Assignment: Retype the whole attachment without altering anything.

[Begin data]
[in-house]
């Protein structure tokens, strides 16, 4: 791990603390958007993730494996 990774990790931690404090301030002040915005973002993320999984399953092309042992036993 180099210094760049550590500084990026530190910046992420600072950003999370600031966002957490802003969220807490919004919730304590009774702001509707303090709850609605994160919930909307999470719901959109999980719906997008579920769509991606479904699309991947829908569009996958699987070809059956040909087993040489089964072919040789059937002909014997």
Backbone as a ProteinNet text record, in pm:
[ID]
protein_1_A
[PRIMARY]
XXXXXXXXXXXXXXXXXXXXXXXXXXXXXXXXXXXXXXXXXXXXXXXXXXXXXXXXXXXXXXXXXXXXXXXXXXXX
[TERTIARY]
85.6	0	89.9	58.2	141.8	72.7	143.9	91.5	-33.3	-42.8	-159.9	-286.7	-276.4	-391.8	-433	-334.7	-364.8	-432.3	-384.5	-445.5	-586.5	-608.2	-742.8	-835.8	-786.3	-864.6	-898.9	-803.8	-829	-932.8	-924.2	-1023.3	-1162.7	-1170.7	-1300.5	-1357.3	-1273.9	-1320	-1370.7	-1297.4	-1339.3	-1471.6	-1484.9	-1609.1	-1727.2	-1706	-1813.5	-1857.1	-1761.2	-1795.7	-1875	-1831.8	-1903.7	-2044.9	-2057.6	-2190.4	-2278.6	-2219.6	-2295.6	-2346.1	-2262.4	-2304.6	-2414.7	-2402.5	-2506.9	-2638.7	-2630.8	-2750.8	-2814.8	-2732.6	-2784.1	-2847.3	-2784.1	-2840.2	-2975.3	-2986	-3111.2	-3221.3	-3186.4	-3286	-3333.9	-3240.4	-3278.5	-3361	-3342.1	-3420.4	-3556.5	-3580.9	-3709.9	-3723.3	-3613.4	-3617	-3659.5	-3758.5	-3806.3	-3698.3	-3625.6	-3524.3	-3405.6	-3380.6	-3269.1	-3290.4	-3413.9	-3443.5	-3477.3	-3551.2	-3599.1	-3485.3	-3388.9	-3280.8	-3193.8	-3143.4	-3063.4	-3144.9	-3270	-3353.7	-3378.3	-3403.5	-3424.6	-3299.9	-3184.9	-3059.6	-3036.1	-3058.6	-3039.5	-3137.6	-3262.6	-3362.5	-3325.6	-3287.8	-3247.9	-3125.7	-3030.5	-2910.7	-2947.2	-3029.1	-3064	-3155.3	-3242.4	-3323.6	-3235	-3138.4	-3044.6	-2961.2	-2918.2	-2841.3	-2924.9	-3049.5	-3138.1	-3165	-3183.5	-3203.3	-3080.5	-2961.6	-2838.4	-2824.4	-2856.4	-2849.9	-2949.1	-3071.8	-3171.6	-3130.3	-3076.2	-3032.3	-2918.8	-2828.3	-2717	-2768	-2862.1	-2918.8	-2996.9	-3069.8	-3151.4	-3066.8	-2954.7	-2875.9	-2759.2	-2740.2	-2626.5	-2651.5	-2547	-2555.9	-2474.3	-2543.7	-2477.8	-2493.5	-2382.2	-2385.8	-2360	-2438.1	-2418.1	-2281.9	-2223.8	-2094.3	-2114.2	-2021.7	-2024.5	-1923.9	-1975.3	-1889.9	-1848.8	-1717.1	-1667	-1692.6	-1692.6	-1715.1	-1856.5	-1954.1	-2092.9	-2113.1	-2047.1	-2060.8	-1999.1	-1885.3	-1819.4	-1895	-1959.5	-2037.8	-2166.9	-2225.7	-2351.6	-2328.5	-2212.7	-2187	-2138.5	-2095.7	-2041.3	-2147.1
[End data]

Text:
[in-house]
């Protein structure tokens, strides 16, 4: 791990603390958007993730494996 990774990790931690404090301030002040915005973002993320999984399953092309042992036993 180099210094760049550590500084990026530190910046992420600072950003999370600031966002957490802003969220807490919004919730304590009774702001509707303090709850609605994160919930909307999470719901959109999980719906997008579920769509991606479904699309991947829908569009996958699987070809059956040909087993040489089964072919040789059937002909014997």
Backbone as a ProteinNet text record, in pm:
[ID]
protein_1_A
[PRIMARY]
XXXXXXXXXXXXXXXXXXXXXXXXXXXXXXXXXXXXXXXXXXXXXXXXXXXXXXXXXXXXXXXXXXXXXXXXXXXX
[TERTIARY]
85.6	0	89.9	58.2	141.8	72.7	143.9	91.5	-33.3	-42.8	-159.9	-286.7	-276.4	-391.8	-433	-334.7	-364.8	-432.3	-384.5	-445.5	-586.5	-608.2	-742.8	-835.8	-786.3	-864.6	-898.9	-803.8	-829	-932.8	-924.2	-1023.3	-1162.7	-1170.7	-1300.5	-1357.3	-1273.9	-1320	-1370.7	-1297.4	-1339.3	-1471.6	-1484.9	-1609.1	-1727.2	-1706	-1813.5	-1857.1	-1761.2	-1795.7	-1875	-1831.8	-1903.7	-2044.9	-2057.6	-2190.4	-2278.6	-2219.6	-2295.6	-2346.1	-2262.4	-2304.6	-2414.7	-2402.5	-2506.9	-2638.7	-2630.8	-2750.8	-2814.8	-2732.6	-2784.1	-2847.3	-2784.1	-2840.2	-2975.3	-2986	-3111.2	-3221.3	-3186.4	-3286	-3333.9	-3240.4	-3278.5	-3361	-3342.1	-3420.4	-3556.5	-3580.9	-3709.9	-3723.3	-3613.4	-3617	-3659.5	-3758.5	-3806.3	-3698.3	-3625.6	-3524.3	-3405.6	-3380.6	-3269.1	-3290.4	-3413.9	-3443.5	-3477.3	-3551.2	-3599.1	-3485.3	-3388.9	-3280.8	-3193.8	-3143.4	-3063.4	-3144.9	-3270	-3353.7	-3378.3	-3403.5	-3424.6	-3299.9	-3184.9	-3059.6	-3036.1	-3058.6	-3039.5	-3137.6	-3262.6	-3362.5	-3325.6	-3287.8	-3247.9	-3125.7	-3030.5	-2910.7	-2947.2	-3029.1	-3064	-3155.3	-3242.4	-3323.6	-3235	-3138.4	-3044.6	-2961.2	-2918.2	-2841.3	-2924.9	-3049.5	-3138.1	-3165	-3183.5	-3203.3	-3080.5	-2961.6	-2838.4	-2824.4	-2856.4	-2849.9	-2949.1	-3071.8	-3171.6	-3130.3	-3076.2	-3032.3	-2918.8	-2828.3	-2717	-2768	-2862.1	-2918.8	-2996.9	-3069.8	-3151.4	-3066.8	-2954.7	-2875.9	-2759.2	-2740.2	-2626.5	-2651.5	-2547	-2555.9	-2474.3	-2543.7	-2477.8	-2493.5	-2382.2	-2385.8	-2360	-2438.1	-2418.1	-2281.9	-2223.8	-2094.3	-2114.2	-2021.7	-2024.5	-1923.9	-1975.3	-1889.9	-1848.8	-1717.1	-1667	-1692.6	-1692.6	-1715.1	-1856.5	-1954.1	-2092.9	-2113.1	-2047.1	-2060.8	-1999.1	-1885.3	-1819.4	-1895	-1959.5	-2037.8	-2166.9	-2225.7	-2351.6	-2328.5	-2212.7	-2187	-2138.5	-2095.7	-2041.3	-2147.1